Berlin summed up many of his ideas on pluralism of values in his 1990 book The Crooked Timber of Humanity. The title comes from one of his favorite quotations, by Kant, that “out of the crooked timber of humanity no straight thing was ever made.” This belief that humans are by nature knotty and cross-grained added to his doubt about grand solutions and led him instead to favor more tentative, ad hoc approaches. In China, after the failed Utopianism of Chairman Mao, Deng Xiaoping used to describe his policy as mozhe shitou guo he, which roughly translates as fording a river by feeling for the stones with your feet. That is an image that Berlin would have approved of.
Indeed, this approach is also in accord with much great literature and with what Berlin saw as the fox-like aspect of Tolstoy’s genius, even though Tolstoy himself, as Berlin pointed out, also believed “only in one vast, unitary whole.”
No author who has ever lived has shown such powers of insight into the variety of life—the differences, the contrasts, the collisions of persons and things and situations, each apprehended in its absolute uniqueness and conveyed with a degree of directness and a precision of concrete imagery to be found in no other writer. No one has ever excelled Tolstoy in expressing the specific flavour, the exact quality of a feeling—the degree of its “oscillation,” the ebb and flow, the minute movements (which Turgenev mocked as a mere trick on his part)—the inner and outer texture and “feel” of a look, a thought, a pang of sentiment, no less than of a specific situation, of an entire period, of the lives of individuals, families, communities, entire nations.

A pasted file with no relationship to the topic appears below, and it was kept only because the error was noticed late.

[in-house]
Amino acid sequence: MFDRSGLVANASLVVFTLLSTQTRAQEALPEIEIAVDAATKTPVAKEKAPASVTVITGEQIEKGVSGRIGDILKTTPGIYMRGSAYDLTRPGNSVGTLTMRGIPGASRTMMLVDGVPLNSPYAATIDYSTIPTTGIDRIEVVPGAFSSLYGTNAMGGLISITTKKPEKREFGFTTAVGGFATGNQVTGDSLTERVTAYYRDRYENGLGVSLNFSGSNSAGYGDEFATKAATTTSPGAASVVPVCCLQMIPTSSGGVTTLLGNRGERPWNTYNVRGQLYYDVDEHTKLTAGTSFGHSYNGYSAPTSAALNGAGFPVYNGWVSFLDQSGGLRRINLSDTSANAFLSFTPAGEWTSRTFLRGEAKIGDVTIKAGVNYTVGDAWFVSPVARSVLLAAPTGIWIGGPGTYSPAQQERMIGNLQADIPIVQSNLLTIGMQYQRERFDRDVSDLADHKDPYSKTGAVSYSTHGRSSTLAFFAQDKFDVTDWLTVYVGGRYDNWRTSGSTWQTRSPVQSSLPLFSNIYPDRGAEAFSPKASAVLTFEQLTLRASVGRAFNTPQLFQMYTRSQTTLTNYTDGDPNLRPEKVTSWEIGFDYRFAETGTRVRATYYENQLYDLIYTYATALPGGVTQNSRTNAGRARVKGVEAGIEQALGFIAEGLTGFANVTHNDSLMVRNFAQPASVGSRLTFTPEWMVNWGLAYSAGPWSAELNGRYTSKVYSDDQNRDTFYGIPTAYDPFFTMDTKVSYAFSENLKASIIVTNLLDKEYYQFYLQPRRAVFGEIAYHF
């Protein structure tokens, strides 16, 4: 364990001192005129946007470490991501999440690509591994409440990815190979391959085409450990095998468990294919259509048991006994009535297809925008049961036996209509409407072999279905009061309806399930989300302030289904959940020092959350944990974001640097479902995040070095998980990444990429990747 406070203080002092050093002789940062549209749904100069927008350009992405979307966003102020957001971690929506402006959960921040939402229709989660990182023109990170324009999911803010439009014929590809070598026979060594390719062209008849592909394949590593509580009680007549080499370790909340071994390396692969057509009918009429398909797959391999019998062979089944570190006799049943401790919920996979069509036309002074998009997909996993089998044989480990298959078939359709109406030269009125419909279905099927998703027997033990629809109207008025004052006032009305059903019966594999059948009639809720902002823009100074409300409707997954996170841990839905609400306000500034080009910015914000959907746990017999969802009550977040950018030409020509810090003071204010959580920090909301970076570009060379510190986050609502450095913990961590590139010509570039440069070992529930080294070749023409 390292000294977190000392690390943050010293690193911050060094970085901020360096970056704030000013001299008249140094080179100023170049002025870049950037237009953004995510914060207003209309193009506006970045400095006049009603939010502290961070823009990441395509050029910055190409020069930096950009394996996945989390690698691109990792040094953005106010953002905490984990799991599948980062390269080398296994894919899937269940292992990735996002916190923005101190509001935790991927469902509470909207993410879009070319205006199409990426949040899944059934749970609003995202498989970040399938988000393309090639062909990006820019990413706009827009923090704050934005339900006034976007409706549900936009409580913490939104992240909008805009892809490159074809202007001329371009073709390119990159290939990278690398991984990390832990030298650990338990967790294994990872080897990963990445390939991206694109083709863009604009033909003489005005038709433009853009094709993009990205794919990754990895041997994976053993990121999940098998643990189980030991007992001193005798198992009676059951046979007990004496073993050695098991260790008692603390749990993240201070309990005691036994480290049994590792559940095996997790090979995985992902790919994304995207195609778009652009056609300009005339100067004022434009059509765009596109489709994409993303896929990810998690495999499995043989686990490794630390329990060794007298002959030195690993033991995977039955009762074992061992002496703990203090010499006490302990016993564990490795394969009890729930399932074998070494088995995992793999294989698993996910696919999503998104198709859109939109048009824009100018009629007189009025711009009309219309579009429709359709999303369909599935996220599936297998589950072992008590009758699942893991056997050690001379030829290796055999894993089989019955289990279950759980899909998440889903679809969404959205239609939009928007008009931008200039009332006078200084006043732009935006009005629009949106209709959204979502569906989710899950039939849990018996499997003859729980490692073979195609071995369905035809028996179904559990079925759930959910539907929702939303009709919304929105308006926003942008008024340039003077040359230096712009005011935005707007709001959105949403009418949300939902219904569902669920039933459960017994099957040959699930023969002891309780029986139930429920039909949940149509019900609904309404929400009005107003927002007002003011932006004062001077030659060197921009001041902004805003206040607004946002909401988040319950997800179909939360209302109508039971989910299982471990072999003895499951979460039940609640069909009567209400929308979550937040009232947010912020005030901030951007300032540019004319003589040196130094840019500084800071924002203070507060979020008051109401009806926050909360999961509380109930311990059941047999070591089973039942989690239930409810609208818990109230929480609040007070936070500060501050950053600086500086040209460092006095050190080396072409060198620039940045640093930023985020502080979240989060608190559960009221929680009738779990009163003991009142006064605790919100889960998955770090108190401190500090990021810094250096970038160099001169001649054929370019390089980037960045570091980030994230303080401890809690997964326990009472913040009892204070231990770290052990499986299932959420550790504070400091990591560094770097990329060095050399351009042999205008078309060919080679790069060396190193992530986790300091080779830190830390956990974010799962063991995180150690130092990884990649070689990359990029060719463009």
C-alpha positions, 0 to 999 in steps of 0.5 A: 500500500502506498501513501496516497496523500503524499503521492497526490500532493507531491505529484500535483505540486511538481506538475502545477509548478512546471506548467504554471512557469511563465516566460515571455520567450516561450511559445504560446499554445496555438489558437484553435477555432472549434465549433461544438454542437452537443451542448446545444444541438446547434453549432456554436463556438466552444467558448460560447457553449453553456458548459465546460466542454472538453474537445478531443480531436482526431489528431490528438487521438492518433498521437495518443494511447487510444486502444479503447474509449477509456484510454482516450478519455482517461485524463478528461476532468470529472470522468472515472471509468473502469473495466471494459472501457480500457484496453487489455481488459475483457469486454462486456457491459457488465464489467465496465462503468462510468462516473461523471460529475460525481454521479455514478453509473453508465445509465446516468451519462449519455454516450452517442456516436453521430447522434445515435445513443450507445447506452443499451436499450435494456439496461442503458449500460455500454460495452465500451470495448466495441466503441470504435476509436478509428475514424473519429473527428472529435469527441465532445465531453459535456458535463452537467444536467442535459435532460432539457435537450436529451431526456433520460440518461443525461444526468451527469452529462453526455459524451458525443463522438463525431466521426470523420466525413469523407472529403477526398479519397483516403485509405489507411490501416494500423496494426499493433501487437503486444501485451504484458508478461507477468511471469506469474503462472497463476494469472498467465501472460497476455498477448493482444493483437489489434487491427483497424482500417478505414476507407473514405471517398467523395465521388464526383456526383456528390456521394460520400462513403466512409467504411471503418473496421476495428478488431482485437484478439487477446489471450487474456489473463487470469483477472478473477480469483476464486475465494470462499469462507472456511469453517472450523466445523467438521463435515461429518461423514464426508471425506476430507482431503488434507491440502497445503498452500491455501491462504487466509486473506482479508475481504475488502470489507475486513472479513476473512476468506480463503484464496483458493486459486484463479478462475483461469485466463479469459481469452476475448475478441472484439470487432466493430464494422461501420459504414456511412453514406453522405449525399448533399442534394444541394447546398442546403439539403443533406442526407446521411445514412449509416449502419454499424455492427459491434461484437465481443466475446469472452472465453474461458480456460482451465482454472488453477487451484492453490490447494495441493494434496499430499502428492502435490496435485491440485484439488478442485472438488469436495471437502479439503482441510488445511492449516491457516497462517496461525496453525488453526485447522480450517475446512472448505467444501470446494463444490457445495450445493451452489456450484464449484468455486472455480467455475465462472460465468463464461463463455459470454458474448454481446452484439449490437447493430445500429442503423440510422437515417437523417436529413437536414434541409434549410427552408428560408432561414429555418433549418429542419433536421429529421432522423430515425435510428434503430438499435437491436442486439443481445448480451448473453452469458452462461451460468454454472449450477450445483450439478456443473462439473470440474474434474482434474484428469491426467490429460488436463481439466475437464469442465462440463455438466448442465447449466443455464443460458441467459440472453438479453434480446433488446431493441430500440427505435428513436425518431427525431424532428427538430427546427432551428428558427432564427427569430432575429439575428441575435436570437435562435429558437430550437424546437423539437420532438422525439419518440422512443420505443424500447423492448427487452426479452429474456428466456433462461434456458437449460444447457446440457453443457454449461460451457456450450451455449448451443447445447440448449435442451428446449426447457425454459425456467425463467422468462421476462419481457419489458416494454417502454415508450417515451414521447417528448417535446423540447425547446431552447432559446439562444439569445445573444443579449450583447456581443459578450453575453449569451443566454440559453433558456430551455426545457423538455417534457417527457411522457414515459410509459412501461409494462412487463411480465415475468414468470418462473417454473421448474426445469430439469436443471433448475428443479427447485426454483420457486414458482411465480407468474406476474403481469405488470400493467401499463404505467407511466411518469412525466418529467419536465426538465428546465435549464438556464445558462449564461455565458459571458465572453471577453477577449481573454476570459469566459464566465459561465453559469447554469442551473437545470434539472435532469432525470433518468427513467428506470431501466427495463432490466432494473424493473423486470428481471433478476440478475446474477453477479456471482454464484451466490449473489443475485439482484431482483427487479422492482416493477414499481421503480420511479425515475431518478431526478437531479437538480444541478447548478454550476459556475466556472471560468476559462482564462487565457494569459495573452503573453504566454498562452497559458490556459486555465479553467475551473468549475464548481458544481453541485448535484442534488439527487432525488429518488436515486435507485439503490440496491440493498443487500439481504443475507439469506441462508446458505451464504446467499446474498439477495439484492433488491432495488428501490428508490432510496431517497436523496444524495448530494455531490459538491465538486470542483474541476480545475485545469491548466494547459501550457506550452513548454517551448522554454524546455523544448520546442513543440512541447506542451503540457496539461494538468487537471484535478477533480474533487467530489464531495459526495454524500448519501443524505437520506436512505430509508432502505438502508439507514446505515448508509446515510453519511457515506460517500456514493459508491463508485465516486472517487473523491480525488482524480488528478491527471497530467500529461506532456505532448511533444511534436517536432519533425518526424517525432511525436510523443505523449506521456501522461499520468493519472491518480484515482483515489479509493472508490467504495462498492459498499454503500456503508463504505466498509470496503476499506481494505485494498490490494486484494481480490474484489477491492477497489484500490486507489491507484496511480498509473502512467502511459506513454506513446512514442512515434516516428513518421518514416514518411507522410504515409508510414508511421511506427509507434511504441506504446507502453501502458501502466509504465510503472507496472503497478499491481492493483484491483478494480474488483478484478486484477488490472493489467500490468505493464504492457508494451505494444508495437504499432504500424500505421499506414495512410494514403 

In Crooked Timber, Berlin argued that any hope for One Answer is a mirage and that our most treasured values are often incompatible and incommensurable. “Both liberty and equality are among the primary goals pursued by human beings through many centuries,” he wrote, “but total liberty for wolves is death to the lambs, total liberty of the powerful, the gifted, is not compatible with the rights to a decent existence of the weak and the less gifted.”
The upshot is that humans must struggle to reconcile tradeoffs that have no tidy resolution: “Some among the Great Goods cannot live together. We are doomed to choose, and every choice may entail an irreparable loss.”
How do we choose? On what basis do we decide to make tradeoffs? Berlin seemed to believe that once we are liberated from worrying about supreme goals, it is easier to decide on the next step. In part, perhaps, as in Deng’s metaphor, it is a matter of feeling for the next stone and finding what feels comfortable, honest, and just. That entails recognizing that there may not be a single best place to ford the river, and that others may prefer different stones—yet that tolerance should not extend to the ruler who tries to cross by building a bridge of corpses.